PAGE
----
Americans, especially the young, are driving less. We’ve been hearing this for a while now and have recently seen a flurry of new reports, statistics, articles and editorials documenting and trying to explain the downward trend. The theories put forth are varied and all seem sensible, but at this point, until we see if the driving numbers continue to decline or simply plateau, it’s hard to pinpoint precisely what’s behind it. All we can really do at this point is enjoy taking part in the speculation and ask that you join us with your own insights. Here’s a roundup of some of the most interesting recent articles addressing America’s waning love affair with the car.
In April, the U.S. PIRG Education Fund and the Frontier Group released a study called Transportation and the New Generation, which found that the average number of vehicle miles traveled by young people, (defined as those between the ages of 16 and 34) in the U.S. declined by 23% between 2001 and 2009. That’s a decrease from 10,300 miles per capita to 7,900 miles per capita – a trend that the writers concluded will likely continue and should shape the direction that transportation policy planners take.
A New York radio show, The Takeaway, covered the U.S. PIRG report in April and received comments from young people all over the country about their reasons for not driving as much as previous generations. Kristen Meinzer compiled those comments into a nice follow-up article which was posted in Transportation Nation. The high cost associated with driving was the top reason cited by commenters, followed by environmental and health concerns.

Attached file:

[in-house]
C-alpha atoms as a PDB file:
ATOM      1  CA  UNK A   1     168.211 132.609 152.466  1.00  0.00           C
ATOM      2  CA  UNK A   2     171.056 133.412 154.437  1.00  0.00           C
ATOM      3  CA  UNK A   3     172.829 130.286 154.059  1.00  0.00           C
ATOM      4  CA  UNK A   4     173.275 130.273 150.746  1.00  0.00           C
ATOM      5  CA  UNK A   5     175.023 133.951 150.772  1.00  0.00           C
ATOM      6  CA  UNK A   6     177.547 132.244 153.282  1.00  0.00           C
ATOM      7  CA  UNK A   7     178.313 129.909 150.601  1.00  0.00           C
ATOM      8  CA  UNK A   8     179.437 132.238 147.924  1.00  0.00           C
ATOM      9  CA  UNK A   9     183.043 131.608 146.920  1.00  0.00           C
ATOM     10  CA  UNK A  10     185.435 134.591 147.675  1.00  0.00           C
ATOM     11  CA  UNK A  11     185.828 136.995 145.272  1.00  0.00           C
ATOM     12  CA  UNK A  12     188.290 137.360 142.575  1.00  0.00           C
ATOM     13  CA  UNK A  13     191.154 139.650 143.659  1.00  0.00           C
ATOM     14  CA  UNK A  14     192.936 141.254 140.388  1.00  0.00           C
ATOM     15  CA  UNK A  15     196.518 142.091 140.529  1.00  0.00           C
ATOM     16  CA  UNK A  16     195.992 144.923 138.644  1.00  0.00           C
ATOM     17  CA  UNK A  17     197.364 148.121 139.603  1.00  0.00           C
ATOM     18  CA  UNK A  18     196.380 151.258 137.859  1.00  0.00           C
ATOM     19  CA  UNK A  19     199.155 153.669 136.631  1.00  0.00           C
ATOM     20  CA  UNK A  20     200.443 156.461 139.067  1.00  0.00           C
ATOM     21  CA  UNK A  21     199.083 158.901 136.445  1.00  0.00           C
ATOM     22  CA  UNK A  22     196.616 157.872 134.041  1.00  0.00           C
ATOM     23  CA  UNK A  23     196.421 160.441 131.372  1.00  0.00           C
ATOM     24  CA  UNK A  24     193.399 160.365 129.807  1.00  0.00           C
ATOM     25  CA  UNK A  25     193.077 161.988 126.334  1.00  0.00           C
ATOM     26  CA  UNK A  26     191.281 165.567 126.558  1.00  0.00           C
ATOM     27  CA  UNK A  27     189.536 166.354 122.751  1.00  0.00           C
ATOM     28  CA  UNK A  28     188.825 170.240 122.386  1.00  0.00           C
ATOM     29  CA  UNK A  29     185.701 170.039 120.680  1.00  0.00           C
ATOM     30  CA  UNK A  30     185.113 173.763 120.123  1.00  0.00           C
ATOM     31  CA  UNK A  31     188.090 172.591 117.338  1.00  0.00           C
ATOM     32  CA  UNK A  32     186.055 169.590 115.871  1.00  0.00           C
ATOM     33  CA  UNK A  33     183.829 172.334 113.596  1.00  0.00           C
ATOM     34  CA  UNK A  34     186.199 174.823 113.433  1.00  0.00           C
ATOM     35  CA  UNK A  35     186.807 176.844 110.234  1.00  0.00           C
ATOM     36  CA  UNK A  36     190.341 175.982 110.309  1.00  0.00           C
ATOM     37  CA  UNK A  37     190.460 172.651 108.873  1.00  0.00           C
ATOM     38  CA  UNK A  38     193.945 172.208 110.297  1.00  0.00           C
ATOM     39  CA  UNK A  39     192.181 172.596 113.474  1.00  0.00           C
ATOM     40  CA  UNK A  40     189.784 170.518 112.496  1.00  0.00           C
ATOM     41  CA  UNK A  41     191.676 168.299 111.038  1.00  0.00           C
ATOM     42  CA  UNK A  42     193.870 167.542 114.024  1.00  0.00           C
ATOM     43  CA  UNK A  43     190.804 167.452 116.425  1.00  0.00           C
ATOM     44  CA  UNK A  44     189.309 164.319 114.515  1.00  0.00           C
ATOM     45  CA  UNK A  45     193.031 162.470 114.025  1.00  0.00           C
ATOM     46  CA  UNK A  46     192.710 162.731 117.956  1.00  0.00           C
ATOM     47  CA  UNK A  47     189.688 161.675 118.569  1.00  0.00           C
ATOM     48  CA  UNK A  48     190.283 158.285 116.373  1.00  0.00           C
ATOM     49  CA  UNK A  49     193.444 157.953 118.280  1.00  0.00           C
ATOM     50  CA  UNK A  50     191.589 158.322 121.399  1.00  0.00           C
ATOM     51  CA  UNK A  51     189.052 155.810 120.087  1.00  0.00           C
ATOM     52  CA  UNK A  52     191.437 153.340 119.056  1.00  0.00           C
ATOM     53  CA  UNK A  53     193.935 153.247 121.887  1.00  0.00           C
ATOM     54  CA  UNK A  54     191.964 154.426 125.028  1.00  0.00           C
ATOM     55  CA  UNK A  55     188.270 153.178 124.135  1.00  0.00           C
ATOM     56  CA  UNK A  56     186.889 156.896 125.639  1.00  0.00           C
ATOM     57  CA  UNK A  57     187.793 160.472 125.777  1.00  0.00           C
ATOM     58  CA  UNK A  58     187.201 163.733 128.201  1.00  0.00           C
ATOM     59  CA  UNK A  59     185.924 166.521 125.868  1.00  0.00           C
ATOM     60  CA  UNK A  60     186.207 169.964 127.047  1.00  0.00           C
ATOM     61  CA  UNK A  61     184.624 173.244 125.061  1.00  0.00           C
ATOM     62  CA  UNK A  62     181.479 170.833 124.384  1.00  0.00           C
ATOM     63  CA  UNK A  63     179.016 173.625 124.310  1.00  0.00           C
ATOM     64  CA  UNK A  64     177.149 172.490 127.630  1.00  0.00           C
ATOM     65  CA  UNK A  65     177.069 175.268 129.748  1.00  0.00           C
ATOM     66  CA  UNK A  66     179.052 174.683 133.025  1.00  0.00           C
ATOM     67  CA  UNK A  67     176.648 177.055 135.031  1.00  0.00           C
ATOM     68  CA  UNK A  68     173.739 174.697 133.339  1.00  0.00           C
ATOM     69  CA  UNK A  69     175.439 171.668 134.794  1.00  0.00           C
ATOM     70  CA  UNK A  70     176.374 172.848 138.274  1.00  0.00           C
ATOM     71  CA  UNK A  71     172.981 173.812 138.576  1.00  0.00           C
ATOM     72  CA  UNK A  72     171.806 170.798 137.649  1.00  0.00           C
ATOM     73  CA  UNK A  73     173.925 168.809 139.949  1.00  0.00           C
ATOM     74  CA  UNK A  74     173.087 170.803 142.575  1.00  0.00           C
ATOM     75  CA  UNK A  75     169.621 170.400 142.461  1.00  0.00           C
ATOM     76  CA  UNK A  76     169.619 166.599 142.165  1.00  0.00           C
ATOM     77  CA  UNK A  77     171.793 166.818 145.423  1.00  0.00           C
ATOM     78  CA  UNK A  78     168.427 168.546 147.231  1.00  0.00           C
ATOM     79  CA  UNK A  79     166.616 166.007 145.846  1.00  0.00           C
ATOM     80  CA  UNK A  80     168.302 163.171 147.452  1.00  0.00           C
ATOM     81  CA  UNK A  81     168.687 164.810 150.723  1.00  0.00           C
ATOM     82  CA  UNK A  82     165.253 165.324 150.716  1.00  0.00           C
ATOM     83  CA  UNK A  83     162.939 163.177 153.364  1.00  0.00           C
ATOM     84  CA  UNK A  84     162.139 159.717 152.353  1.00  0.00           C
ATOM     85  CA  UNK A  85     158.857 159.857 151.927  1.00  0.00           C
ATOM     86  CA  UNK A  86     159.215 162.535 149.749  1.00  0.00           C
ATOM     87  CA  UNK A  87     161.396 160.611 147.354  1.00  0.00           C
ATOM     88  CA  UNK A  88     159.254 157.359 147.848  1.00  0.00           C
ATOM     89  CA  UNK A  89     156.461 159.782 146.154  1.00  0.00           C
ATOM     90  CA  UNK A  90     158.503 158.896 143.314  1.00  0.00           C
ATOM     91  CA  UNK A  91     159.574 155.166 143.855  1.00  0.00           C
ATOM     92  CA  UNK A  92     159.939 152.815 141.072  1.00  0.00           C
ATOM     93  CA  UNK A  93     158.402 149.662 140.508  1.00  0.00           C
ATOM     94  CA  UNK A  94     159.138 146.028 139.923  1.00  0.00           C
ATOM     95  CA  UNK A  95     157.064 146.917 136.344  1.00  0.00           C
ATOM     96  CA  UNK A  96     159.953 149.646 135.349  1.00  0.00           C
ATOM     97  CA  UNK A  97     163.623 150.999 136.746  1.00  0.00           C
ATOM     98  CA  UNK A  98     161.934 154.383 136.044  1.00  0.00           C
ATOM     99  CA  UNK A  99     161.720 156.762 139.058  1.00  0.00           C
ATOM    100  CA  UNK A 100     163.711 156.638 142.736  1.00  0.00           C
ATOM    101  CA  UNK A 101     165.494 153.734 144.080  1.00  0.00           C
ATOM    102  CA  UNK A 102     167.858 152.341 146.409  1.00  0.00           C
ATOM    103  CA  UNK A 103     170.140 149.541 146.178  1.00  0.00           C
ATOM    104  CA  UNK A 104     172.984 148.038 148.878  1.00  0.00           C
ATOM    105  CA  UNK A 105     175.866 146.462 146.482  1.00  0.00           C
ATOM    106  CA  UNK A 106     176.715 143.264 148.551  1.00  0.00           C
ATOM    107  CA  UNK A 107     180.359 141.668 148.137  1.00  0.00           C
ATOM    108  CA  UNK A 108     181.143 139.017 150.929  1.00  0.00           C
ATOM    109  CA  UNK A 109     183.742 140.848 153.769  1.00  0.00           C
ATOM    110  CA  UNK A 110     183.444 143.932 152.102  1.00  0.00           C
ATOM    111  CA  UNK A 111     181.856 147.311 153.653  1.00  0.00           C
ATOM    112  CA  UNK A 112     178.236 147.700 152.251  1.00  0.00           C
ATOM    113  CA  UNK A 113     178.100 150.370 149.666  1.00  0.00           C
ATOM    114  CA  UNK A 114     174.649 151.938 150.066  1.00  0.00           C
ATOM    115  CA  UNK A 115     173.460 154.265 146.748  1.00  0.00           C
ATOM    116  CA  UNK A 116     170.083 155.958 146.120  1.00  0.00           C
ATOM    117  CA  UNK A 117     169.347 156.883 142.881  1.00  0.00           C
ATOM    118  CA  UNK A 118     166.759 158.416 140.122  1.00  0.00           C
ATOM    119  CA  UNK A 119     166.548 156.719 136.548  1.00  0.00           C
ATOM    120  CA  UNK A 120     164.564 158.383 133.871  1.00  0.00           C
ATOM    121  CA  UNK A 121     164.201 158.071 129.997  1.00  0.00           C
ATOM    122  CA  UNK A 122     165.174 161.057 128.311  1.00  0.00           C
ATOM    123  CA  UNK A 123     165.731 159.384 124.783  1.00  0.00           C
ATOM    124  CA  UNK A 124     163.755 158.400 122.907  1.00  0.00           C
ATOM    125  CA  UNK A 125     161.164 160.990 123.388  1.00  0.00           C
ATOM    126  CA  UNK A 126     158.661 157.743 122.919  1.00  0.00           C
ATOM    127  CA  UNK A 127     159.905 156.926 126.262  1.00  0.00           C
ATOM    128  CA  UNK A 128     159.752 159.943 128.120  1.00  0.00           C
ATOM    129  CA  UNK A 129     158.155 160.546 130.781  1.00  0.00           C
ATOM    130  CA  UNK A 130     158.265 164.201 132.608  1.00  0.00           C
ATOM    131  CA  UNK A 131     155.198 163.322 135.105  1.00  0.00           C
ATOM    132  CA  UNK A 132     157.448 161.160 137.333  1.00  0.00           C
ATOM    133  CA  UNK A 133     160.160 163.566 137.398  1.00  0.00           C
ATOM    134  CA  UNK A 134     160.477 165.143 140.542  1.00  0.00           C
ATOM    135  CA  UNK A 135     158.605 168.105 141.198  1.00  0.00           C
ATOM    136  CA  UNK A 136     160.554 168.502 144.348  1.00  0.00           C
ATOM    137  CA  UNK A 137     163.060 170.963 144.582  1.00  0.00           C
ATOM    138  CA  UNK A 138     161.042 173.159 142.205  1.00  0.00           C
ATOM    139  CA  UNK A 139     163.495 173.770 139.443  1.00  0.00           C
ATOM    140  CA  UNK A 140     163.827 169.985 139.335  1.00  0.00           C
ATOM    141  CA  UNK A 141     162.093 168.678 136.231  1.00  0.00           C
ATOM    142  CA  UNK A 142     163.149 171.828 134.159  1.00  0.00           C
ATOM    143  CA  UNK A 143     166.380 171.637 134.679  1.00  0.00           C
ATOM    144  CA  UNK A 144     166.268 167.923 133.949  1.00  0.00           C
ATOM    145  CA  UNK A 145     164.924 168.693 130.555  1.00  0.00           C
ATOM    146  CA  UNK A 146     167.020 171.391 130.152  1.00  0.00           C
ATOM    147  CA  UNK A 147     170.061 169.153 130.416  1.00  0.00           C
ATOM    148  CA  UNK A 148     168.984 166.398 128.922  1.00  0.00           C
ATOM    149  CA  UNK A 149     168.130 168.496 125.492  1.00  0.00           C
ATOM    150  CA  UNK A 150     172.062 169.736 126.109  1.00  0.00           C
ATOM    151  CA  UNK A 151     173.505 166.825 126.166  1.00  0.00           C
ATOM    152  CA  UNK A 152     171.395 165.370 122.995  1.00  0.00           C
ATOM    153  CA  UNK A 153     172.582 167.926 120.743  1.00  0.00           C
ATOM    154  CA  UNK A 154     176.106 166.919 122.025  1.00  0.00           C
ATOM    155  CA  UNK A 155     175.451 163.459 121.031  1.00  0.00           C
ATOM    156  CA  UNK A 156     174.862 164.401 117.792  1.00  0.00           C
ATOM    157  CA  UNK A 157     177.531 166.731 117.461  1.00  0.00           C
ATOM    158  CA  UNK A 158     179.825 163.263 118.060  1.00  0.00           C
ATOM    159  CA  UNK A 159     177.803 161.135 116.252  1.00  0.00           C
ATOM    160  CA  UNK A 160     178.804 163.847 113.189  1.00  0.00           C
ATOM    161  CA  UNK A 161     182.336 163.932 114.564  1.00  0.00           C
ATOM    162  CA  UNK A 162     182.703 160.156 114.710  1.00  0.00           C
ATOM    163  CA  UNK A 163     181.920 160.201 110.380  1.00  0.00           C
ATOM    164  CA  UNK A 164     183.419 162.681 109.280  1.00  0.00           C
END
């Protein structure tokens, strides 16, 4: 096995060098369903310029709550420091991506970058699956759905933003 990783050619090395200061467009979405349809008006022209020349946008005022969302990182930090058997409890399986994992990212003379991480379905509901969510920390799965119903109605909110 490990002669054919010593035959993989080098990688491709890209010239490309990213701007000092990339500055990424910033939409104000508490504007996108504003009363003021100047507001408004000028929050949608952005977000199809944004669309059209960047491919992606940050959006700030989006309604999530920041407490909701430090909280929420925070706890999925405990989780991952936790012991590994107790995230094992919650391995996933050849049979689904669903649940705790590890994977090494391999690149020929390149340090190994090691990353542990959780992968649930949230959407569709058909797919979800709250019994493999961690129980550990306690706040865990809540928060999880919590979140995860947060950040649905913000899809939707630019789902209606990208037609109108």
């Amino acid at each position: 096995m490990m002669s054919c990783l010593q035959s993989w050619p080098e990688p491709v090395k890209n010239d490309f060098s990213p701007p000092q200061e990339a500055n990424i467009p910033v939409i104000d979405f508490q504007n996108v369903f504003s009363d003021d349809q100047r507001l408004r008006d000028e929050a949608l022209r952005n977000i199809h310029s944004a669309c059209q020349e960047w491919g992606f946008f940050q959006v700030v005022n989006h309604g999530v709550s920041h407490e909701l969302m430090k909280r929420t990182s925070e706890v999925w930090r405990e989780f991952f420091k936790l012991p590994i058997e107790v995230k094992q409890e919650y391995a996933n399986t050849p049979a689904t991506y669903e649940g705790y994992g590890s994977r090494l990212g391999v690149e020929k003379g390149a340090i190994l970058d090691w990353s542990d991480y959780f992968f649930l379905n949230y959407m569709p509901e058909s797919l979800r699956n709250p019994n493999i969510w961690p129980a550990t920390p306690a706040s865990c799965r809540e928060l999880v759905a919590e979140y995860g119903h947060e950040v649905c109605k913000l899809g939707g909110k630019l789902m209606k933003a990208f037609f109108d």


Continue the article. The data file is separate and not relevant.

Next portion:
In March, Slate published an article by Matthew Yglesias in its MoneyBox blog that asks Is E-Commerce Ending Driving? Graphs show that even as the economy has rebounded, vehicle miles driven have not bounced back, “meaning that a certain amount of pre-recession car trips have been permanently replaced by the Internet.”
Drawing from the Slate article, Time published Off the Road: 8 reasons Why We’re Driving Less by Brad Tuttle in April. True to its title, Tuttle gives 8 reasons why we’re driving less, including the rise of telecommuting, unemployment, gas prices, traffic, online shopping, internet/technology, better home entertainment, a shift to urban living and the availability of public transportation.
Car sharing company Zipcar shared the results of their own survey last November showing how people in different age groups answered questions about reducing their car use or not owning a car. Like the other articles, this report focused on the “millenials” (ages 18-34), but it was interesting to see how quickly the age group above them was catching up. In response to the statement, “In the past year, I have consciously made an effort to reduce how much I drive and instead take public transportation, bike/walk or carpool when possible,” 61% of those aged 35-44 agreed, as opposed to 55% of the millenials. Moreover, that 61% represented a 21% jump over the previous year, whereas the millenials only saw a 10% increase in those who agreed with the statement in 2011.
What do you think? Do you think the slowdown in driving is more than a temporary trend? Do you think this is a generational divide in lifestyle choices or a trend that is gradually spreading throughout the nation regardless of age? Which of the likely causes behind the decline in driving resonate with you ?